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Not arguing with the REF

Ted Nield applauds a recent announcement by Lord Drayson.

Geoscientist 19.9 September 2009

Lord Drayson, Science MinisterThe Association of British Science Writers (ABSW), the UK professional organisation for science writers is, like the Geological Society, the oldest of its kind in the world (founded 1947), and your Editor has served as its Chair for the past three years (yes, three – GSL presidents have it easy).

Being a firm believer in quitting while ahead, I recently handed over to my successor, during my term of office’s climactic event – the World Conference of Science Journalism 2009. That we succeeded in attracting 950 participants from 70 countries to London was wonderful. That the meeting should also have given rise to actual news was all the more marvellous for being so unexpected.

On its first full day, the Conference welcomed Lord Drayson, the Science Minister, who used the occasion to make an announcement. In the forthcoming Research Excellence Framework (REF), he said, scientists would be given points for communication. The Government, he said, was changing the way it judged researchers’ performance because of the seriousness with which it took public engagement. “We believe that scientists have a duty – particularly when funded by taxpayers – to engage in communication of the challenges and the potential ethical concerns about their science, and that will be included in the REF” he told us.

Such a move is long overdue and should be applauded – as should the good Lord’s mature attitude to the way science is covered by the media. During a debate in which he participated that same day, after asserting his belief that science coverage in the UK media was “the best in the world”, Drayson said that a “period of reflection” had followed the bogus scaremongering stories that had blighted coverage of GM foods and the MMR vaccine.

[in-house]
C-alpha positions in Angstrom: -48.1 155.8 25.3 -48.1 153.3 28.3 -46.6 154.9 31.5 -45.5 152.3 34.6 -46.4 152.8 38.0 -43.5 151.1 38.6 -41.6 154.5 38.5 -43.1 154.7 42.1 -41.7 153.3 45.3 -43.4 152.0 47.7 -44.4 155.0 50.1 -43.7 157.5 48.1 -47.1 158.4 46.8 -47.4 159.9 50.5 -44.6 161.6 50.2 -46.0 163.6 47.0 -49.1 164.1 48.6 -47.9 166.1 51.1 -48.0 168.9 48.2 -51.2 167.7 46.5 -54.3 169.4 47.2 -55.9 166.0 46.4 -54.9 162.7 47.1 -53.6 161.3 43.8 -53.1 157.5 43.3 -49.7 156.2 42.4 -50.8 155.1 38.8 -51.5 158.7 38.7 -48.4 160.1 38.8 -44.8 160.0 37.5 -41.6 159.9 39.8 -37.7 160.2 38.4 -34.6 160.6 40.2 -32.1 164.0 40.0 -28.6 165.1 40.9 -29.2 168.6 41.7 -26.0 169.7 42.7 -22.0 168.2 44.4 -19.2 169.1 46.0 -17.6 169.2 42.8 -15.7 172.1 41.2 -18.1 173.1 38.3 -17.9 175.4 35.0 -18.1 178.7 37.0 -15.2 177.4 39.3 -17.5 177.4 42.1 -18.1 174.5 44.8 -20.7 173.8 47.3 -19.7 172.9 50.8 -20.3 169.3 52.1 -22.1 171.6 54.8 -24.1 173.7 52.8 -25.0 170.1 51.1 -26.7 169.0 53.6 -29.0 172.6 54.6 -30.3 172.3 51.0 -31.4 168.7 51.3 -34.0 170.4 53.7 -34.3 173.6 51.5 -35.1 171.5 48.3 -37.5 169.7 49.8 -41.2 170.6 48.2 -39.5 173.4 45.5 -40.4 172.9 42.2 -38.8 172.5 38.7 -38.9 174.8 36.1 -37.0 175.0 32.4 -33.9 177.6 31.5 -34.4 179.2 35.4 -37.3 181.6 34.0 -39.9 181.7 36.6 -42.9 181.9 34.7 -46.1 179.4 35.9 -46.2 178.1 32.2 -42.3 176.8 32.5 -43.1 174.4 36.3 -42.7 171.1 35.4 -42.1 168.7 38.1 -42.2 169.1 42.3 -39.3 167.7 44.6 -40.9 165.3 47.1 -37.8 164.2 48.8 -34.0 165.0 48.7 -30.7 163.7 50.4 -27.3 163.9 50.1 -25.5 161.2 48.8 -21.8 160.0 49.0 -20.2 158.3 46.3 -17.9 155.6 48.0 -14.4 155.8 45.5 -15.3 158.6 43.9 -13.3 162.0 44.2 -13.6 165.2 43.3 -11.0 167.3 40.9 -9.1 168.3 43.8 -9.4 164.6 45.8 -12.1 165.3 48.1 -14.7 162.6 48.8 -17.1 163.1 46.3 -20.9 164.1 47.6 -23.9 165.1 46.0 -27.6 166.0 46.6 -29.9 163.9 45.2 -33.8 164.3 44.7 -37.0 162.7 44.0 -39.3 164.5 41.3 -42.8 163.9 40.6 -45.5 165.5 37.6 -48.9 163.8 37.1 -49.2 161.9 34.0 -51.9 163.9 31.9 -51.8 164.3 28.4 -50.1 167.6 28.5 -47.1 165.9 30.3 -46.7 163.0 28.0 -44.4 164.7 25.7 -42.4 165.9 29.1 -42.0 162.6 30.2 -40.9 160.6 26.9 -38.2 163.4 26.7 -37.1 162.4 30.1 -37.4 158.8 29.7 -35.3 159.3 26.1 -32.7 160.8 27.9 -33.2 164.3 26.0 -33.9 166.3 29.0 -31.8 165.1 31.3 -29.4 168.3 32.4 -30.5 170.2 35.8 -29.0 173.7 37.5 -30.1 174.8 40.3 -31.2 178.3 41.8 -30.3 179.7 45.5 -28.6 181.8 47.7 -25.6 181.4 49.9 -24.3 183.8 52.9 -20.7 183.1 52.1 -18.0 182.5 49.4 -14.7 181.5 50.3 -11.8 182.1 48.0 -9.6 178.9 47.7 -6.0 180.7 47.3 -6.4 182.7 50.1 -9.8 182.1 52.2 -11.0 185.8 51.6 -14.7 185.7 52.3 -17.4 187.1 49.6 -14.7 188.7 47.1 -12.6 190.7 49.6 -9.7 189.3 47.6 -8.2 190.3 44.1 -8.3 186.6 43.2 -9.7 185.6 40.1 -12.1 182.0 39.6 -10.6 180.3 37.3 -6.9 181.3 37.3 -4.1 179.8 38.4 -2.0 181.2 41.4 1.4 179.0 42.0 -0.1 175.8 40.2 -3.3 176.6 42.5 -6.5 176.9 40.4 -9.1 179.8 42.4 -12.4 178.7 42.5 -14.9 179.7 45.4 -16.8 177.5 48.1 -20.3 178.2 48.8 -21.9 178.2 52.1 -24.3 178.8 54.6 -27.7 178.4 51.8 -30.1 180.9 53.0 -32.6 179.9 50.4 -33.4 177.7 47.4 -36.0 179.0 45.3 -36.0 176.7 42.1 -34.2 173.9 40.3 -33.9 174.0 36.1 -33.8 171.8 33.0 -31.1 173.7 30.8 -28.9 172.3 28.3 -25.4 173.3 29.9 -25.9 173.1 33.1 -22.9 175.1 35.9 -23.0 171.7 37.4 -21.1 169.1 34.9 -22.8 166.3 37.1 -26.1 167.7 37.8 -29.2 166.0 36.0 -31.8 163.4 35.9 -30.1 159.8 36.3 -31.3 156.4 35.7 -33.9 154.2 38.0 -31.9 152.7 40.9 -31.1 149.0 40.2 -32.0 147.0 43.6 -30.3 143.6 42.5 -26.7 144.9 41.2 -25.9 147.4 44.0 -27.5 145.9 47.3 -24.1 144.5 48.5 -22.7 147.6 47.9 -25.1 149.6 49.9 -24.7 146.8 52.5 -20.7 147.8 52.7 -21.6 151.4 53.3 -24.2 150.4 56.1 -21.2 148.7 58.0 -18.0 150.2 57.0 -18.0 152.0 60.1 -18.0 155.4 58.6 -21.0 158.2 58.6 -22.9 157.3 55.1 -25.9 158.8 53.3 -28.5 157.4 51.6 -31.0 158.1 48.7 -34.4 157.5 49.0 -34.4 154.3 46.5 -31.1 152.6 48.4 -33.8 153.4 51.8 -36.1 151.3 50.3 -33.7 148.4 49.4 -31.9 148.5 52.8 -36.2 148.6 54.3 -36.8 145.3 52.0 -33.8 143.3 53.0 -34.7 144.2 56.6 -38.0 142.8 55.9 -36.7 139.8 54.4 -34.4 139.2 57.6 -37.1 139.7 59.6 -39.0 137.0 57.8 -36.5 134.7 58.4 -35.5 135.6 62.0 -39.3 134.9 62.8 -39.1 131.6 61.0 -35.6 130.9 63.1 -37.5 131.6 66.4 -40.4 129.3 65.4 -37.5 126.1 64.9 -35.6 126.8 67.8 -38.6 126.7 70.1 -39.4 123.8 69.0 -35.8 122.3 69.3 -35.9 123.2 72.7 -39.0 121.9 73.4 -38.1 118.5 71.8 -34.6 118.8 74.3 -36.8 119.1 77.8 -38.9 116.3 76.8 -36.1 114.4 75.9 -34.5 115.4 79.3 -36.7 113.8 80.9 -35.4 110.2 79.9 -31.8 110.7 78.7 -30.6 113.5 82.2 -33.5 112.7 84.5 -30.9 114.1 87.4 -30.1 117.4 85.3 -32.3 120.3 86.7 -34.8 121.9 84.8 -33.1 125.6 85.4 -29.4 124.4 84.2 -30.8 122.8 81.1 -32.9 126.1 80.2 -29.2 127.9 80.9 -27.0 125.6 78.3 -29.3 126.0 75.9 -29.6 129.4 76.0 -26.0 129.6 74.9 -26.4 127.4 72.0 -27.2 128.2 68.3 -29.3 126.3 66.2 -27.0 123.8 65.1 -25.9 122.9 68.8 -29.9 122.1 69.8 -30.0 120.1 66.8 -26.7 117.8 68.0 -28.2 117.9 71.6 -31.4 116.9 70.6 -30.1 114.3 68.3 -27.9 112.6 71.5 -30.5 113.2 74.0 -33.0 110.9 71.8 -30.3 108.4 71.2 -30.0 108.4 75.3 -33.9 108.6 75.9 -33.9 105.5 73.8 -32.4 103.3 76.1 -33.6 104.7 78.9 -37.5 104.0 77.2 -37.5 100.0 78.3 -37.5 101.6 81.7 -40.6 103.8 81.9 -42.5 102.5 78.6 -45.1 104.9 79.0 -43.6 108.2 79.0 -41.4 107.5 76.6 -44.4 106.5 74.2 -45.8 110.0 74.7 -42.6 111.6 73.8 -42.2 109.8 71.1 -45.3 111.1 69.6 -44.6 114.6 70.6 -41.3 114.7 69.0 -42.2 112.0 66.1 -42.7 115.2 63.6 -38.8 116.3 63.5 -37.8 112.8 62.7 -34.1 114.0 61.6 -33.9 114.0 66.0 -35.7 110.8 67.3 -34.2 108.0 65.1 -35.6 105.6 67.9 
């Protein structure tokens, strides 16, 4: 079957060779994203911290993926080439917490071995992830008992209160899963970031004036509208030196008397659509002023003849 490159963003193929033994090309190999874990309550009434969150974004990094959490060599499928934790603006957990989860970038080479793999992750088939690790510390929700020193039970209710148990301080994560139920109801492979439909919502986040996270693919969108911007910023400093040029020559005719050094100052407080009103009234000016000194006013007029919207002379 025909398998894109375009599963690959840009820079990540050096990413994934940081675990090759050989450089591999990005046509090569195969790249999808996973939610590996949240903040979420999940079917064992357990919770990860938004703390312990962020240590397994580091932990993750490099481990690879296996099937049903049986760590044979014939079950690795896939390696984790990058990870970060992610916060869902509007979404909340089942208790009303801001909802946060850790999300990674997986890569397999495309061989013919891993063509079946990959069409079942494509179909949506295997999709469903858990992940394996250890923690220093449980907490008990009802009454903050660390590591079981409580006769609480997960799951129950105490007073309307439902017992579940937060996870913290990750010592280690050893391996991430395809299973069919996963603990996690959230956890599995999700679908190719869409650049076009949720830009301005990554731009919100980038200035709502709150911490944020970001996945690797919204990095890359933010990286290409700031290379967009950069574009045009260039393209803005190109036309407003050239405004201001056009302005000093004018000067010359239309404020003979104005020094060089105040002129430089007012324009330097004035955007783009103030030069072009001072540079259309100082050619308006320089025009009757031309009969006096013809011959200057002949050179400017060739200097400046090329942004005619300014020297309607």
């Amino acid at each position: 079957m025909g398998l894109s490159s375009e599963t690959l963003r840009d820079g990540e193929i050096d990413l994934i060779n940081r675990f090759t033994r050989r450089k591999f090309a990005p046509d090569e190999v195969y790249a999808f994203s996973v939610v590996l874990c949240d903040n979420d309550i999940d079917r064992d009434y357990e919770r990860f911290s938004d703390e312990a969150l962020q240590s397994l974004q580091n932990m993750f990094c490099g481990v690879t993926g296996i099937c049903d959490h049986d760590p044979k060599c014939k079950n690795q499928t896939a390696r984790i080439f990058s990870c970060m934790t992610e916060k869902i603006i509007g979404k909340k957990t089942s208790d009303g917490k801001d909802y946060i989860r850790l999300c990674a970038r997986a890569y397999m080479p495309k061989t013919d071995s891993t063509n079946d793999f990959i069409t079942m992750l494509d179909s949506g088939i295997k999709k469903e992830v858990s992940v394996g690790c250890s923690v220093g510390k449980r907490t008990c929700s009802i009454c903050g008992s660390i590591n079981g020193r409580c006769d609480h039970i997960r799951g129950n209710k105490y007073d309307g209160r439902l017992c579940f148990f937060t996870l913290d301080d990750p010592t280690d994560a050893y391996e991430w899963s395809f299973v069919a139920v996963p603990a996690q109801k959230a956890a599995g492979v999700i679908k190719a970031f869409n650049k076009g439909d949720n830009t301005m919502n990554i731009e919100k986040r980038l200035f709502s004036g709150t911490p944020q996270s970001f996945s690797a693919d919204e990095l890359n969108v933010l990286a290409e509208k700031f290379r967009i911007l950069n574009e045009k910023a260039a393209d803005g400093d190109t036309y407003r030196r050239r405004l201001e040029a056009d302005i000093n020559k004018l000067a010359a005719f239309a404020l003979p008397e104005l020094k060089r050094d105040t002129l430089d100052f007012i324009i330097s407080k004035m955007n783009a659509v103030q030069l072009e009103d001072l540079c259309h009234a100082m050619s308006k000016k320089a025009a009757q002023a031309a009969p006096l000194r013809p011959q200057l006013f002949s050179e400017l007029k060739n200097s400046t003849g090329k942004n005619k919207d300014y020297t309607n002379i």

He hit the nail on the head when he said “I believe the key is that science journalists are in charge of the story and not general journalists”. This was music to the ears of SJs, who often must look on in impotent despair as science–based stories escape from their grasp, vanish into the maw of general news and come out horribly mangled. Drayson also recognised that “sensational” reporting was a necessity, and not necessarily an evil - as long as the science was correct, of course.

One of the great attractions of science as a beat is that it is so often about “good” news. It is, by its nature, often sensational. “Sensationalism” is usually used pejoratively, but is part and parcel of interesting the wider public in the fantastic things that science does. As Drayson concluded, “We need a society that is awestruck by science, not dumbstruck by it”. Hear hear – and to make it so, we need scientists who are not dumbstruck before the media. Encouraging them, via the REF, to go out there and engage, can only assist the process. All eyes will now be on the Funding Councils. Bureaucracies have a n uncanny knack of achieving in implementation precisely the opposite ends to those intended; so it will be interesting to see how (or indeed whether) they can implement this laudable initiative in imaginative and intelligent ways.